The video won’t work for me at the moment, but things do even out usually.

No it’'s the rows that are uneven. But as I said, I just kept knitting on the side with less stitches until it got even with the other side and that seems to work. When you finish a row, you take that needle, put stitches back on and then is that needle supposed to be in the front for the next row? See, the problem with me is how to turn the needles so my stitches go on the right needle and don’t keep piling stitches on the same side. :hushed:

I did see it. Also excellent! I find every new technique I try, it helps
Me seeing multiple videos. It seems I learn a little bit from
Each one and ultimately one becomes my fave. And without a doubt
I learn from the amazing people in this community.

Hmm… not sure how this is happening with magic loop. You push the front needle back into the stitches and pull the back needle out You leave a loop on the left and will be creating a new one on the right. Knit across the first section to the left loop. Turn your work and do the same thing I said above. It’s just going around and around.

Here’s another video.

Agreed! :wink:

Okay, once again I am starting over! Now this time I want to be sure about something. When I turn around to do the other side, am I using a different needle each time or the same one? This confusion is why I keep getting more rows on one side than the other. I take the needle I have been knitting with (picking up stitches with) and put stitches back on it and then what? Keep it in front or put it in back? Once I learn this, I think I’ll be able to do this. :grimacing:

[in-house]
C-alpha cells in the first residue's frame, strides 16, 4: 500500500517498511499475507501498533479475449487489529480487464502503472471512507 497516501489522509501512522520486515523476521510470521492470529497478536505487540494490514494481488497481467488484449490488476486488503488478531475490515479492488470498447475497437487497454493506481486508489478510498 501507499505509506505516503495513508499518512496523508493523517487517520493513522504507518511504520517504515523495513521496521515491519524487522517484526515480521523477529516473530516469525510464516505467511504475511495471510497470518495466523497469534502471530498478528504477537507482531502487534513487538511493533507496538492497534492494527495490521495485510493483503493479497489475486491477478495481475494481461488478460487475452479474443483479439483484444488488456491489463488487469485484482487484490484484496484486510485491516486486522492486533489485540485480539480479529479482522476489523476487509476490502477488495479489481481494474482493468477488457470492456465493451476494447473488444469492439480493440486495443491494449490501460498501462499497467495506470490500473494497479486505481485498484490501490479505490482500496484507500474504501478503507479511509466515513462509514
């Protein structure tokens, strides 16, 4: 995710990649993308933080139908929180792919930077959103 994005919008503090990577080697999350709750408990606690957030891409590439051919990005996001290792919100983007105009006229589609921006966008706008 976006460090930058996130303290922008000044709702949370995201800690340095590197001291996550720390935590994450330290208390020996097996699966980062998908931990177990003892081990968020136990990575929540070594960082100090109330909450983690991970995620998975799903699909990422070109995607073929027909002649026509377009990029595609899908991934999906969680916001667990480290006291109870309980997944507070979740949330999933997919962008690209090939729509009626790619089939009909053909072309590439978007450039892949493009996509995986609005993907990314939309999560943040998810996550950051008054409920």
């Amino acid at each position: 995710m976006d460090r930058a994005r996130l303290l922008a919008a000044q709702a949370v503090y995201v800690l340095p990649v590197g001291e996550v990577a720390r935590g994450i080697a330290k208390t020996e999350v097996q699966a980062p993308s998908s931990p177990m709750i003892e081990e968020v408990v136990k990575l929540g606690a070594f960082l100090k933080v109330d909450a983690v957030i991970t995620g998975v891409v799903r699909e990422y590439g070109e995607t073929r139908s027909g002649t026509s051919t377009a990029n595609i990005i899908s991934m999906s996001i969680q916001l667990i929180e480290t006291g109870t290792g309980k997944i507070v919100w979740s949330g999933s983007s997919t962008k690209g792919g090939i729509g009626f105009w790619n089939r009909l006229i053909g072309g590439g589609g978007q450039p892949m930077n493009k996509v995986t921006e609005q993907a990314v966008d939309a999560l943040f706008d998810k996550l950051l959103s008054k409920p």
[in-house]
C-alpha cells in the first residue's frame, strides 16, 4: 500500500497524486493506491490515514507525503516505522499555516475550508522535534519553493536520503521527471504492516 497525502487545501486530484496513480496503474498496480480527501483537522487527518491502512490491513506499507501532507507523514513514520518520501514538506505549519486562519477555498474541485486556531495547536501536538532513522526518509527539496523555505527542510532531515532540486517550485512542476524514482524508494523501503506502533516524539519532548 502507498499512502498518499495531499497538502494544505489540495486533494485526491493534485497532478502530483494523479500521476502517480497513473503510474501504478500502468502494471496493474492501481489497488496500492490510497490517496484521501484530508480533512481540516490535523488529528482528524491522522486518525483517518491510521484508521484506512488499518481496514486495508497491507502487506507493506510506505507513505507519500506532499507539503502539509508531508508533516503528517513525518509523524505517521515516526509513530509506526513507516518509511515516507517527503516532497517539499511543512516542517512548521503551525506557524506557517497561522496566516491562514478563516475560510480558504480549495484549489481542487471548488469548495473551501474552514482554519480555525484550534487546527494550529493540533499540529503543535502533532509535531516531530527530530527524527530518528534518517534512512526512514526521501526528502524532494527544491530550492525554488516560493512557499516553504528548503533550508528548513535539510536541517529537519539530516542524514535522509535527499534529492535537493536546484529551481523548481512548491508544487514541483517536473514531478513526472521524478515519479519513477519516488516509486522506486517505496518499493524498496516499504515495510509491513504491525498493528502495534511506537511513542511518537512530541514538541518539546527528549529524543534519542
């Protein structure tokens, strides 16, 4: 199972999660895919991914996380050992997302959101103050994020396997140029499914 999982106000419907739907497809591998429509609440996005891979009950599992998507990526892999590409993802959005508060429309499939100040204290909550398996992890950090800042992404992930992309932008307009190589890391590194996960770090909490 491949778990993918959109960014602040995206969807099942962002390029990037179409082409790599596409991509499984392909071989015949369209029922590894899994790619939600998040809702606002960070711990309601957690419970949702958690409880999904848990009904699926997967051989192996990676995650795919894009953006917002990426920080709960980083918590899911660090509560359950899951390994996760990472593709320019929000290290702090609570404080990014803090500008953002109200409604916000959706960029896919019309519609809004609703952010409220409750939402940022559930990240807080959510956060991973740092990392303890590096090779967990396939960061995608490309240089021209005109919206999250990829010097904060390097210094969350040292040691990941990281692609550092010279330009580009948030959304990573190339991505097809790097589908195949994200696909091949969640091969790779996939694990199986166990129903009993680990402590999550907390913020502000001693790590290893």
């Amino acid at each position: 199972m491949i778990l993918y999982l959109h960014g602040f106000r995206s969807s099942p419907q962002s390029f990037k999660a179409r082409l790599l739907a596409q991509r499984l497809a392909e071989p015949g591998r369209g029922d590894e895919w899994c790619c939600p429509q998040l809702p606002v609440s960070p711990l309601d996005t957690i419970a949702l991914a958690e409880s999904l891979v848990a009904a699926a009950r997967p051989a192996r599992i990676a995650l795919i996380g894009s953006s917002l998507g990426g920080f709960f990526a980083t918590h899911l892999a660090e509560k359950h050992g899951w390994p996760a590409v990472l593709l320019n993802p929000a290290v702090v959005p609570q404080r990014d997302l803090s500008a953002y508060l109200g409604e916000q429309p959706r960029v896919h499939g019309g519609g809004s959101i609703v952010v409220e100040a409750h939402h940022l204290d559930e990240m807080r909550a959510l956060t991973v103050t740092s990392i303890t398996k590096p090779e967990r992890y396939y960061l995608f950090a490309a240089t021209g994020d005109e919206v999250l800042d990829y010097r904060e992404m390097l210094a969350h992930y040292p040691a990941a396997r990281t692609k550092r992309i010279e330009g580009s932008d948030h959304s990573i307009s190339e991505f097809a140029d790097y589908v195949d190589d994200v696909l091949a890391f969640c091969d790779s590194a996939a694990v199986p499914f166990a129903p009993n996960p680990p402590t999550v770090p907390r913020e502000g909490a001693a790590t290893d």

Thanks.

If you turn the work around before getting into the ready position for the next half, the needle you just finished will have all the stitches at the tip and the next stitches will be on the cable. Make sure the full needle is at the back. Push the empty needle into the front stitches and pull the back needle through so the just-worked stitches are now on the cable. The working yarn should be hanging from the back stitches–it needs to be over the right loop when you start knitting or you’ll get tangled. I usually reach under the working yarn to pull the needle from the back stitches. You should always be knitting on the front row of stitches after turning the work. It may be easier to work a few rows flat before joining the round to prevent the work from turning upside down. The gap can be closed later with the cast on tail.

When you get to the end of the side turn your work so the needles are on the right side…that is by your right hand. Now push the front needle that is closest to your body back into the stitches and pull the back needle out to knit leaving a loop on the left. You ALWAYS knit with the back needle regardless of which side you’re working on. Watch that last video again and you can see how she pulls out the needle to knit.

Consider the whole project a “round”. Since it’s splt to do magic loop you can consider each half a side or half of a round.